Culture

Big Tech will save us all, and it's paying advertisers to remind us

A 60-second spot from Facebook-backed advocacy group American Edge focuses heavily on how tech is keeping people connected during the pandemic.

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The American Edge Project, a pro-tech advocacy group backed by Facebook, released its first advertisement last week. Called, "Time for innovation," the spot touts how technology companies are helping people stay connected during the pandemic when many have been sheltering in place for months.

The ad contrasts images of empty airports, offices, and classrooms with scenes of people connecting with their loved ones over Zoom, receiving packages from Amazon, and Googling for telemedicine options.

America, umm, first? — American Edge is backed by Facebook, and likely by at least some of the other technology companies featured in the ad, though Facebook is the only one to confirm its involvement. The group's stated principles hew closely to that company's line that American business shouldn't be slowed down by regulation or else it risks being overtaken by Chinese competitors, which wouldn't necessarily support the same type of open internet and freedom of expression that American companies advocate for. Or at least claim to.

Big tech is under intense scrutiny by lawmakers and regulators who are evaluating whether or not the likes of Facebook and Apple are hindering competition through their sheer might.

Deny and deflect — If you believe American Edge, being big is actually good because it means that Facebook can spread American ideals around the world and protect Americans from potential surveillance. Its size means it can also offer useful services like video chatting for free.

There's certainly something to be said for technology making it much easier to stay connected to loved ones throughout the pandemic. Without services like Messenger and FaceTime, loneliness probably would've gotten the best of many people.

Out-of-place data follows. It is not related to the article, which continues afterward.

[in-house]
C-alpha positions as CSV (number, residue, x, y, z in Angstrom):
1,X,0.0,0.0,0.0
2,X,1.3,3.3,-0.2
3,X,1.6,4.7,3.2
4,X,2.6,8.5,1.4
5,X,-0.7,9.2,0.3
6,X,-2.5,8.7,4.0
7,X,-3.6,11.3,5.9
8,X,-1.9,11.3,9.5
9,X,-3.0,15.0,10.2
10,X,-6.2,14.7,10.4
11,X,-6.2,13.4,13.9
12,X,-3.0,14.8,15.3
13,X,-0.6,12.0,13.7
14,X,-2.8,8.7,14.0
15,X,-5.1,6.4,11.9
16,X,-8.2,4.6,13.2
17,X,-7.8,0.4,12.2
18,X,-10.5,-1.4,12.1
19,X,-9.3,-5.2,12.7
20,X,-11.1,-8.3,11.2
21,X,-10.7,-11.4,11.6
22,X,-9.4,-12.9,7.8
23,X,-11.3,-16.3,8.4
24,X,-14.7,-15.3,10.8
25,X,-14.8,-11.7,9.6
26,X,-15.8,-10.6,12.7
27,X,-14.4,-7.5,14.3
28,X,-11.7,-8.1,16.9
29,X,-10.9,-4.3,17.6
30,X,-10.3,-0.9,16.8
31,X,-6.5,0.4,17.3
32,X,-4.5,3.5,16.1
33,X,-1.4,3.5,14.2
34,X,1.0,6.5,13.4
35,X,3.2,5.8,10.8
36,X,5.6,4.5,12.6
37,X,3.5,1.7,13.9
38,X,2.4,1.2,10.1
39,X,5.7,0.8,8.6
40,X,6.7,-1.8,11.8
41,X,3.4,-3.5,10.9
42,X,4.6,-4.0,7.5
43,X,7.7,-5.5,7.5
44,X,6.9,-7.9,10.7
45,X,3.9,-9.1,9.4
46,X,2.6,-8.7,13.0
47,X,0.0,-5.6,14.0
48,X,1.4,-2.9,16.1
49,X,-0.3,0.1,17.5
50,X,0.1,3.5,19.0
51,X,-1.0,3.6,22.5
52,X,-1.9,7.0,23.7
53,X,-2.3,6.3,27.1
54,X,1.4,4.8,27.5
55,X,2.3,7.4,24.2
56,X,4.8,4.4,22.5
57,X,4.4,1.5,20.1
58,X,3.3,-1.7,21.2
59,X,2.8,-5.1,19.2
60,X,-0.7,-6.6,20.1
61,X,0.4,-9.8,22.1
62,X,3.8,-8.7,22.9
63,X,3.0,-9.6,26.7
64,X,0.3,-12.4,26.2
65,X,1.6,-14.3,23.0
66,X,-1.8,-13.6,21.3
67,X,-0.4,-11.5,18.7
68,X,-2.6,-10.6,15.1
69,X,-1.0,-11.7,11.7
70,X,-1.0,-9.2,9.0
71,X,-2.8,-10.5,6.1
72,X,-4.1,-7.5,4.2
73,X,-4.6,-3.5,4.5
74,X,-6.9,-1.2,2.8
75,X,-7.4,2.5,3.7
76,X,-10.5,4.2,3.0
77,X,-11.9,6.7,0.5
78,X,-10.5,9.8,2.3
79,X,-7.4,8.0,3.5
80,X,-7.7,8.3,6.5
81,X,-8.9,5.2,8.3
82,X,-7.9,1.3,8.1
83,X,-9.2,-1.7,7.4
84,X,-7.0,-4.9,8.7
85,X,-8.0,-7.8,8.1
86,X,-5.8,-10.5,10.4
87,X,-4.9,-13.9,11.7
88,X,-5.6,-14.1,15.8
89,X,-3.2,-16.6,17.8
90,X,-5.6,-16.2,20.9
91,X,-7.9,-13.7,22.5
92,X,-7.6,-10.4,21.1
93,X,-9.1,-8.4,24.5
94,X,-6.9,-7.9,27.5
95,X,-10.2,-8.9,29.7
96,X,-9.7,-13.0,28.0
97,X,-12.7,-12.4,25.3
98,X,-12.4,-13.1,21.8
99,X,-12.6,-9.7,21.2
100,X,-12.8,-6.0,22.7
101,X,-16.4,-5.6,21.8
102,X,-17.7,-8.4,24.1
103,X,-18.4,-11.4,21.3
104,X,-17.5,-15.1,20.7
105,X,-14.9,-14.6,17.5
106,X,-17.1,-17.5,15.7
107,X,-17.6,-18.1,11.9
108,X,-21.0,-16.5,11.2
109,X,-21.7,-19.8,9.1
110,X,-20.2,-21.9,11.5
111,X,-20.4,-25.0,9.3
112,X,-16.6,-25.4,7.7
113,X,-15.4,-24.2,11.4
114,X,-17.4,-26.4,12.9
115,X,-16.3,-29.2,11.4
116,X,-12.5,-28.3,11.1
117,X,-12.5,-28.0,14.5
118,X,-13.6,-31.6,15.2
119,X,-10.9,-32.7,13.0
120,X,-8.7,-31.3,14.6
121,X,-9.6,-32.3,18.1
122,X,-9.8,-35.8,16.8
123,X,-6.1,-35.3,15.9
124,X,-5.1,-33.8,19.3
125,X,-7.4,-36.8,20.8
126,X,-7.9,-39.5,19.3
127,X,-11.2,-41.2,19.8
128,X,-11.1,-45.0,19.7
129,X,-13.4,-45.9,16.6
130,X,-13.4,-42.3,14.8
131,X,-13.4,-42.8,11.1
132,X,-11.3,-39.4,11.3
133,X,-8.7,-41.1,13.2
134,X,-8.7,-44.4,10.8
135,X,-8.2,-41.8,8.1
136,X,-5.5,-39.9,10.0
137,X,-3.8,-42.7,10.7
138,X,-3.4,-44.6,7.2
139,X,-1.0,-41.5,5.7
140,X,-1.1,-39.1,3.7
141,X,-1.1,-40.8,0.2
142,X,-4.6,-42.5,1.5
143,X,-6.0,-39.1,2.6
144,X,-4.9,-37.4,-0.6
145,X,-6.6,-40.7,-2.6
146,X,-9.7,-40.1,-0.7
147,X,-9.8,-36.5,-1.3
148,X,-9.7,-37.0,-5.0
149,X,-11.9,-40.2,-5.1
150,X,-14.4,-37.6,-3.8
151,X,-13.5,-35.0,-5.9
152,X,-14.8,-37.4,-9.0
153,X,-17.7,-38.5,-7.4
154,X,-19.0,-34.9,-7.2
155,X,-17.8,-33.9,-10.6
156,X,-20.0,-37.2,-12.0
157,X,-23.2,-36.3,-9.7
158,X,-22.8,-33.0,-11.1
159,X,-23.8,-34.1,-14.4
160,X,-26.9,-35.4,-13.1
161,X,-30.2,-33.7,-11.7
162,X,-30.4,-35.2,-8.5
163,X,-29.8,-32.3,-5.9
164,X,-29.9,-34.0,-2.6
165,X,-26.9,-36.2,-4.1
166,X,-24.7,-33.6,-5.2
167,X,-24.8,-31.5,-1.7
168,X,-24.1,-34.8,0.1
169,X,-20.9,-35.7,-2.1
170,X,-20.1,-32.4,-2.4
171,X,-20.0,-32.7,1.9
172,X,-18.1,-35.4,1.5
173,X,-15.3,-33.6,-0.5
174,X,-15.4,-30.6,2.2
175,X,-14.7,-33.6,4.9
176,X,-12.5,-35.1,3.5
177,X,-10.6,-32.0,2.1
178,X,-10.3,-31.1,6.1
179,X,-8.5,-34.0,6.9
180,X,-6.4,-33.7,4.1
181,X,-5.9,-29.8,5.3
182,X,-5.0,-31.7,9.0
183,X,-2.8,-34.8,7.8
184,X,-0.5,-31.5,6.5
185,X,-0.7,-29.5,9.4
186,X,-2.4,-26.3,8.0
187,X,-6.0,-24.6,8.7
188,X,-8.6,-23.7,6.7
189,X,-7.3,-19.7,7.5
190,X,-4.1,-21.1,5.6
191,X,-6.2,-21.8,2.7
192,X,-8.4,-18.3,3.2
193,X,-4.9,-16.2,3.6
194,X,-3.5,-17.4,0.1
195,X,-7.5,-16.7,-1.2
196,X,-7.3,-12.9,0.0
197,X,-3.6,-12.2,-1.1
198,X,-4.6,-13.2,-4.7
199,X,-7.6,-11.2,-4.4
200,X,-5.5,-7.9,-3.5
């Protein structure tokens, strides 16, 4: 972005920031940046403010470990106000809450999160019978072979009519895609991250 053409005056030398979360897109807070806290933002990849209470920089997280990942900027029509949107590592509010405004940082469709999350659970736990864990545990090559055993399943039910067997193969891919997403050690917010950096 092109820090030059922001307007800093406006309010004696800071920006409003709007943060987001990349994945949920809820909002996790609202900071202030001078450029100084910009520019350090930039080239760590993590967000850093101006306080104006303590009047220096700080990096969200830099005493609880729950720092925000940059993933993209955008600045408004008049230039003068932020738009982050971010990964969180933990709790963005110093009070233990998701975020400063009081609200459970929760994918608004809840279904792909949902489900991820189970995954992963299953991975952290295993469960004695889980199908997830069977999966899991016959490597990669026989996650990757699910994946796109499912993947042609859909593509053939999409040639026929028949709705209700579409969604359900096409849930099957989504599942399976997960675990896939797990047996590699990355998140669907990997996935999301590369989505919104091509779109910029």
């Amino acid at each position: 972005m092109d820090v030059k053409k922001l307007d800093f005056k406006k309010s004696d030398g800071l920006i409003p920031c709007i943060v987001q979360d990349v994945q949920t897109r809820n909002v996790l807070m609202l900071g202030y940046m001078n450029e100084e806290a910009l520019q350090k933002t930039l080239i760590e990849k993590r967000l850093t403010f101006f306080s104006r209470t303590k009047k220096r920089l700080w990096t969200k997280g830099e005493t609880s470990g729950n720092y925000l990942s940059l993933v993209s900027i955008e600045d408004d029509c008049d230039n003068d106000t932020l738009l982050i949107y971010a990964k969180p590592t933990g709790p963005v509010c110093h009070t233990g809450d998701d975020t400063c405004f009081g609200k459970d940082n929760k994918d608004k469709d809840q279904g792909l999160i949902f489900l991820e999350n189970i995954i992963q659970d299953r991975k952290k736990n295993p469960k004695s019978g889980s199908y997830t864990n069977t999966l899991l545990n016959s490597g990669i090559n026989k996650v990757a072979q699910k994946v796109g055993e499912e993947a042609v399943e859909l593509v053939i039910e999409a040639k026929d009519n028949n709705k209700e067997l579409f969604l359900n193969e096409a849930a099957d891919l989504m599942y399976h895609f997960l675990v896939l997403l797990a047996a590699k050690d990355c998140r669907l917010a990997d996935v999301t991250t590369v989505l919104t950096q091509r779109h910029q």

But it also implies that Facebook's behavior is somehow better because it's American. The company continues to collect a lot of information about its users, and probably knows much more about them than TikTok. And Facebook clones nearly every competitor that poses any threat to its business, reinforcing its size in the process and stifling innovation.

Is this innovation? — Inciting fear about TikTok, then, is really just a shrewd attempt to knock its biggest competitor out of the market because the intense scrutiny it's facing from lawmakers means that Facebook likely wouldn't be allowed to buy the company itself. Last week it coincidentally released its own clone of TikTok called Instagram Reels. Is cloning products really "innovation" at work? It's most of what the giants do nowadays, though, because they've learned that if you can't acquire, you copy.

Just because Google can offer productivity apps like Docs for free doesn't mean it's a benevolent actor. Small companies that might innovate more get squeezed because they don't have the cash pile with which to compete, and making something "free" entrenches the big players and gives them access to ever more data... which in turns creates insurmountable barriers to entry for newcomers.

And by controlling distribution, they can decide the winners and losers. On iOS, Apple offers a game subscription service that includes lots of family-friendly games, but the company also blocks iOS users from accessing gaming streaming services like xCloud that are far more innovative in nature.

It's telling that Facebook and other technology companies feel the need to spend money on a marketing campaign to convince people of their worth. The fact that they lean on nationalistic urges isn't surprising either given its historical effectiveness as a tool of propaganda. It can simultaneously be true that technology is hugely useful and that big tech should be broken up. Facebook and its friends are trying to distract from the second half of that proposition.